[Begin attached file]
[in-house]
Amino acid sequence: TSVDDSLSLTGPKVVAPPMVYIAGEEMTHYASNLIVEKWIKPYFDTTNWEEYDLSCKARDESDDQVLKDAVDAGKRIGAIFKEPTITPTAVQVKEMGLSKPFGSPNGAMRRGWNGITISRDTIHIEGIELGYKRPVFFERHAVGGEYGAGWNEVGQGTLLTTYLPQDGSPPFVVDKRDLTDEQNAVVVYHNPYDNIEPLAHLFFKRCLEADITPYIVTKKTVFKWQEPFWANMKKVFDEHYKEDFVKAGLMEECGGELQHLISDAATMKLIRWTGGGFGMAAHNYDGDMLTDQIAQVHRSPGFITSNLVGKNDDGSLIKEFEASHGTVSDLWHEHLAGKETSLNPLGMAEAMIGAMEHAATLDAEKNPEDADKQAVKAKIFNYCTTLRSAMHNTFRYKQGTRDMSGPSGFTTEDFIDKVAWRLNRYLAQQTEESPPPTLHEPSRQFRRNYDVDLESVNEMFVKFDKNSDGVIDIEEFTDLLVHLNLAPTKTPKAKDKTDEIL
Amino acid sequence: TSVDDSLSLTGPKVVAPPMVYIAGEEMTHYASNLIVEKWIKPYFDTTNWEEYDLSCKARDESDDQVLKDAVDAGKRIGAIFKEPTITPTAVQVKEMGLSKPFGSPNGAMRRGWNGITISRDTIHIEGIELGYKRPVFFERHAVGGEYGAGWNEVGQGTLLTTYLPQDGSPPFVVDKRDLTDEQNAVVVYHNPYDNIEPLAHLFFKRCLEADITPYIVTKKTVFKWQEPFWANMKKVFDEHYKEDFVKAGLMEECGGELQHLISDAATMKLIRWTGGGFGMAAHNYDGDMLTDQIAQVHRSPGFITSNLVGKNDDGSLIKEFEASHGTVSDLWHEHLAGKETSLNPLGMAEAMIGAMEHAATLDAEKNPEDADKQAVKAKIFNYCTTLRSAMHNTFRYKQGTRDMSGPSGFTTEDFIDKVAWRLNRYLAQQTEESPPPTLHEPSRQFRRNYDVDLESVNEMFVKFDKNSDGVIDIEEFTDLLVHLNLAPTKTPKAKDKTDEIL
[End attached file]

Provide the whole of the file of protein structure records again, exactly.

[in-house]
Amino acid sequence: TSVDDSLSLTGPKVVAPPMVYIAGEEMTHYASNLIVEKWIKPYFDTTNWEEYDLSCKARDESDDQVLKDAVDAGKRIGAIFKEPTITPTAVQVKEMGLSKPFGSPNGAMRRGWNGITISRDTIHIEGIELGYKRPVFFERHAVGGEYGAGWNEVGQGTLLTTYLPQDGSPPFVVDKRDLTDEQNAVVVYHNPYDNIEPLAHLFFKRCLEADITPYIVTKKTVFKWQEPFWANMKKVFDEHYKEDFVKAGLMEECGGELQHLISDAATMKLIRWTGGGFGMAAHNYDGDMLTDQIAQVHRSPGFITSNLVGKNDDGSLIKEFEASHGTVSDLWHEHLAGKETSLNPLGMAEAMIGAMEHAATLDAEKNPEDADKQAVKAKIFNYCTTLRSAMHNTFRYKQGTRDMSGPSGFTTEDFIDKVAWRLNRYLAQQTEESPPPTLHEPSRQFRRNYDVDLESVNEMFVKFDKNSDGVIDIEEFTDLLVHLNLAPTKTPKAKDKTDEIL
Amino acid sequence: TSVDDSLSLTGPKVVAPPMVYIAGEEMTHYASNLIVEKWIKPYFDTTNWEEYDLSCKARDESDDQVLKDAVDAGKRIGAIFKEPTITPTAVQVKEMGLSKPFGSPNGAMRRGWNGITISRDTIHIEGIELGYKRPVFFERHAVGGEYGAGWNEVGQGTLLTTYLPQDGSPPFVVDKRDLTDEQNAVVVYHNPYDNIEPLAHLFFKRCLEADITPYIVTKKTVFKWQEPFWANMKKVFDEHYKEDFVKAGLMEECGGELQHLISDAATMKLIRWTGGGFGMAAHNYDGDMLTDQIAQVHRSPGFITSNLVGKNDDGSLIKEFEASHGTVSDLWHEHLAGKETSLNPLGMAEAMIGAMEHAATLDAEKNPEDADKQAVKAKIFNYCTTLRSAMHNTFRYKQGTRDMSGPSGFTTEDFIDKVAWRLNRYLAQQTEESPPPTLHEPSRQFRRNYDVDLESVNEMFVKFDKNSDGVIDIEEFTDLLVHLNLAPTKTPKAKDKTDEIL